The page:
With regard to urban water management, we have to rehabilitate and develop our infrastructure and reduce overcrowding. Most of the water challenges which have been faced in urban areas are a consequence of mismanagement and reluctance by the Ministry of Local Governance to let the city council independently run water supply and sewer reticulation management.

The decentralization of local authorities with minimum government interference will therefore be critical. As PDP we will ensure that local authorities have autonomy in making independent decisions and policies towards addressing this water crisis including the development of the necessary infrastructure.

With regard to rural water management, the livelihoods of people in rural areas remain closely linked to availability, accessibility and management of natural resources such as water for both subsistence and income generation.

Unfortunately rural Zimbabweans still predominantly rely on wells and boreholes that tap into Zimbabwe’s groundwater supply. To this date our rural communities remain exposed to lack of safe drinking water that is easily accessible while sanitation systems are non-existent.

According to UNICEF (2012) over 60% of the rural water supply infrastructure in Zimbabwe is in a state of disrepair, and as a result, many boreholes and wells contain non potable water and are in need of decontamination.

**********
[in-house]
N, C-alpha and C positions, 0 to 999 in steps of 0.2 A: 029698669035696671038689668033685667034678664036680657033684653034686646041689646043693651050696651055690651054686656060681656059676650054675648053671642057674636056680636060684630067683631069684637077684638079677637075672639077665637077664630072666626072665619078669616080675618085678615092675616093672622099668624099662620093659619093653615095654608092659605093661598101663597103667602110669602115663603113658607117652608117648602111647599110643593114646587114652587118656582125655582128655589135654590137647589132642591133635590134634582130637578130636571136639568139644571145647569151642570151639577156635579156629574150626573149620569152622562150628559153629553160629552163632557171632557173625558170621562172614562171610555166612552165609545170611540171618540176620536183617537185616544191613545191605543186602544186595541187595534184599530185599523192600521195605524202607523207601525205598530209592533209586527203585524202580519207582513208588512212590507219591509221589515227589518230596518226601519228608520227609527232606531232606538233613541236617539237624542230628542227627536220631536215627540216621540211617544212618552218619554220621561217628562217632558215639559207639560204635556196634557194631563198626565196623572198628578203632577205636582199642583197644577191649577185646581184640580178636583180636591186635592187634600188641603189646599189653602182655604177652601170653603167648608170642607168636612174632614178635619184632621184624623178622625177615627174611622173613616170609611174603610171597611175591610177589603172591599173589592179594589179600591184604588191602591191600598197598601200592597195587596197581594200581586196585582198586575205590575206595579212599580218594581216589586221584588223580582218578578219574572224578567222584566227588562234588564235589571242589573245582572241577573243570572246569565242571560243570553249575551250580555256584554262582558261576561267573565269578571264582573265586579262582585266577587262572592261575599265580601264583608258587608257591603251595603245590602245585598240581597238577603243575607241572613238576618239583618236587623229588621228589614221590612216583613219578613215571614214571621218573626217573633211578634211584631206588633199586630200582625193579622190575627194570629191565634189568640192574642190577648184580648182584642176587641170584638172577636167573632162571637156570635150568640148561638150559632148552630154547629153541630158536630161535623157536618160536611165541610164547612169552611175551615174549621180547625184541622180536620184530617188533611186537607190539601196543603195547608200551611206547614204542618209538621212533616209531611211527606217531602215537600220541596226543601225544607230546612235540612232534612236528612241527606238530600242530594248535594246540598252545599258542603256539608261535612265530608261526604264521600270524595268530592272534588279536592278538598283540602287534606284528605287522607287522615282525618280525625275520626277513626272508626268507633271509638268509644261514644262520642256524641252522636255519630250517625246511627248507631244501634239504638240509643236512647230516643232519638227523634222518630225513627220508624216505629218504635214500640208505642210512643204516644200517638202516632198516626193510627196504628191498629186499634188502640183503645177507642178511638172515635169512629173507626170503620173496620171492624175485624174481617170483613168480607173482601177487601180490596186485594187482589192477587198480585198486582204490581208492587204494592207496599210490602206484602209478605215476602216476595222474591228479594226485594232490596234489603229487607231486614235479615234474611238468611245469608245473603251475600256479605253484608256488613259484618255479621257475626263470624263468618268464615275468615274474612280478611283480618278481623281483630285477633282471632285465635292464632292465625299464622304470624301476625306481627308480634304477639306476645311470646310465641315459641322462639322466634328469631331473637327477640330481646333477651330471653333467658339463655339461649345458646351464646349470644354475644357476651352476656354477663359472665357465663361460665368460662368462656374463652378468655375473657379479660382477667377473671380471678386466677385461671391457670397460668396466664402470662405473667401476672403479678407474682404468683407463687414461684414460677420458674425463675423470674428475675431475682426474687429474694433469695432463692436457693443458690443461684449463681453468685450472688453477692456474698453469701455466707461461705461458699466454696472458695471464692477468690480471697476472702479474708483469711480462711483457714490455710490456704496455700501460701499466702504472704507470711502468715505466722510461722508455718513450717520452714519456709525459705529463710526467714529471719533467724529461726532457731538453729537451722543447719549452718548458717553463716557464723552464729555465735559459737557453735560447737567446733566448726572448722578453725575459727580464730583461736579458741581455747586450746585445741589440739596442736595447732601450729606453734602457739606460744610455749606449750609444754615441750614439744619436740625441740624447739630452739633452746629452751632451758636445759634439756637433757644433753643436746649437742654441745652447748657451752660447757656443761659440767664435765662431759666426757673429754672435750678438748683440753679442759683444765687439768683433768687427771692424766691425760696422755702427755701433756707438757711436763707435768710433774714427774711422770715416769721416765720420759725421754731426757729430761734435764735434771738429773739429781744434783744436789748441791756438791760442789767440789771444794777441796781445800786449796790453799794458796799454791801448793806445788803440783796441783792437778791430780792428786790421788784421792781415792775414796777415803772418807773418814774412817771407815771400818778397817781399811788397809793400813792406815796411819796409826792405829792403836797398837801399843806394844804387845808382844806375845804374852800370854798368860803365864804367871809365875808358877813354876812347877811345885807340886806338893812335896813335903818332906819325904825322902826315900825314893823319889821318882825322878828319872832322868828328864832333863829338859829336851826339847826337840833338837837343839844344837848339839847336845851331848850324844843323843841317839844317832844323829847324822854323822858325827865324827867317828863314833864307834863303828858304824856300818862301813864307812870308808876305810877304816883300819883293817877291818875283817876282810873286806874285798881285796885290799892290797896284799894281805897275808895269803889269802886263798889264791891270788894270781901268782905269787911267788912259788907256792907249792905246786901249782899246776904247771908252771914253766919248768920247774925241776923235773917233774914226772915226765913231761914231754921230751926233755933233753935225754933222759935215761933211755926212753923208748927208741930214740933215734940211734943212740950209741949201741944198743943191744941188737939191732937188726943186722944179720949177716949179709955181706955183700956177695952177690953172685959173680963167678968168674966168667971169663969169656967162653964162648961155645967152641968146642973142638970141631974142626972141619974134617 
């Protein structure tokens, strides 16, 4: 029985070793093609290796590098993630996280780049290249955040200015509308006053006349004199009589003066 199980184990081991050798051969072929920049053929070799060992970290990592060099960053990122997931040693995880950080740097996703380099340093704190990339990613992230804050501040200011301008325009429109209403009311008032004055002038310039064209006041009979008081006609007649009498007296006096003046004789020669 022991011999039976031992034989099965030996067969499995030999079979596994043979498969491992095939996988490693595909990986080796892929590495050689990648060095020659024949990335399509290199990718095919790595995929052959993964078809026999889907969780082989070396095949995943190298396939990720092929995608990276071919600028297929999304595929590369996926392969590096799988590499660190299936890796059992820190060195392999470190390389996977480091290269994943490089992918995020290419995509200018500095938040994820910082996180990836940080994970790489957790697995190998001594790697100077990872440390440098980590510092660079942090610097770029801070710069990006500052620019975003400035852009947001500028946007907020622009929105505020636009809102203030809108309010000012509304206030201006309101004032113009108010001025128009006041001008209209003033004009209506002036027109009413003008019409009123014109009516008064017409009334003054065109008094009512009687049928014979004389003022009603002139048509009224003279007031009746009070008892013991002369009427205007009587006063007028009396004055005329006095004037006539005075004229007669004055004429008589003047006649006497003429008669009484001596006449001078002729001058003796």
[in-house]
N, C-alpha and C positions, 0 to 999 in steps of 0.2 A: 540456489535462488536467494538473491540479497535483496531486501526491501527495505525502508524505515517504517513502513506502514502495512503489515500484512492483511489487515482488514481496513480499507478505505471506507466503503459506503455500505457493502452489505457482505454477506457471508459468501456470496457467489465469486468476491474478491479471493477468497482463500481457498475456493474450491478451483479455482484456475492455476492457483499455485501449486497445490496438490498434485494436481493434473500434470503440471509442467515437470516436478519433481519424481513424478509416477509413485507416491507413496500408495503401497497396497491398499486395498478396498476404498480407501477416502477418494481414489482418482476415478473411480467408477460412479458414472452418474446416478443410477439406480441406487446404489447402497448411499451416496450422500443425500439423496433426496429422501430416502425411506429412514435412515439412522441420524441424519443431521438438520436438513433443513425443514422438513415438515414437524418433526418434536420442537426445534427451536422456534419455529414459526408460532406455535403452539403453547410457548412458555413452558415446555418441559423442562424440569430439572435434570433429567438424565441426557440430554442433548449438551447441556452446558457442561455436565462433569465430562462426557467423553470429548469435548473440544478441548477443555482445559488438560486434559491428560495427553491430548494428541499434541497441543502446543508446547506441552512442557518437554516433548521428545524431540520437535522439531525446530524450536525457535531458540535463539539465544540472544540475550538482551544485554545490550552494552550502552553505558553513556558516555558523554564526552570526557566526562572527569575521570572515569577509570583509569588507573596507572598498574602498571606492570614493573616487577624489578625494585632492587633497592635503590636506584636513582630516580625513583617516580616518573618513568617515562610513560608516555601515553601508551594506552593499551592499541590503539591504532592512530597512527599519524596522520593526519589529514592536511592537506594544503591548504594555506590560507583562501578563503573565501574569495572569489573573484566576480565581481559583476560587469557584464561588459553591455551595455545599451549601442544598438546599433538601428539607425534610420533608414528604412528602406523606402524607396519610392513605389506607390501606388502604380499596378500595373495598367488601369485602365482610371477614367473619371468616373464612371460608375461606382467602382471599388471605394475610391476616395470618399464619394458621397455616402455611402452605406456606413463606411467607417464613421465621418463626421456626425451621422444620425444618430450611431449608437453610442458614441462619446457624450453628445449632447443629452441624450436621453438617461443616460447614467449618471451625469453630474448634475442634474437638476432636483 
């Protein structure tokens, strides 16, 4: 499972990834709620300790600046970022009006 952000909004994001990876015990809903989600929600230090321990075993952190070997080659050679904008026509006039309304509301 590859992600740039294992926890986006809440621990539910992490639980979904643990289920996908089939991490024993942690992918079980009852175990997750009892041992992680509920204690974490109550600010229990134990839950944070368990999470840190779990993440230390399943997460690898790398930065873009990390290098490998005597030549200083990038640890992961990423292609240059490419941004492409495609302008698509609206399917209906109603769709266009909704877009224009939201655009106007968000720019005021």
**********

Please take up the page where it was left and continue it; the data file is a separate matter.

As PDP we intend to address this through several initiatives which include; the improvement water supply access through drill, repair and/or the rehabilitation of boreholes including the encouragement of individually owned deep wells, implementing awareness programs for rural communities on issues that relate to treatment of water fetched from unprotected sources, the provision of materials for the construction of sanitary facilities and the improvement of sanitation through the conducting of participatory health and hygiene education workshops to change hygiene behaviours.

According to the African Development Bank report of 2010, Zimbabwe will need an estimated $3,7bn for water supply and sanitation developments.

As PDP we believe that it is indeed possible to meet the constitutional rights to potable water for every citizen and all we need is a government that recognises this responsibility and empowers our communities and local authorities to participate and be part of the solution. We will therefore implement water reforms which will include the promotion of more efficient and sustainable utilization of water through stakeholder involvement.

We will also reduce political interference, improve planning capabilities, deal with mismanagement and corruption of city and rural district councils, improve the management and allocation financial resources and ensure we have the necessary skills to develop and maintain water infrastructure both in urban and rural sectors.

Zimbabwe’s Water Act (1976) was amended several times, and subsequently replaced with the Water Act (1998) which conforms to global trends in addressing pressing national issues. The only thing missing has been effective implementation and management. PDP intends to do just that.

Another Zimbabwe is possible!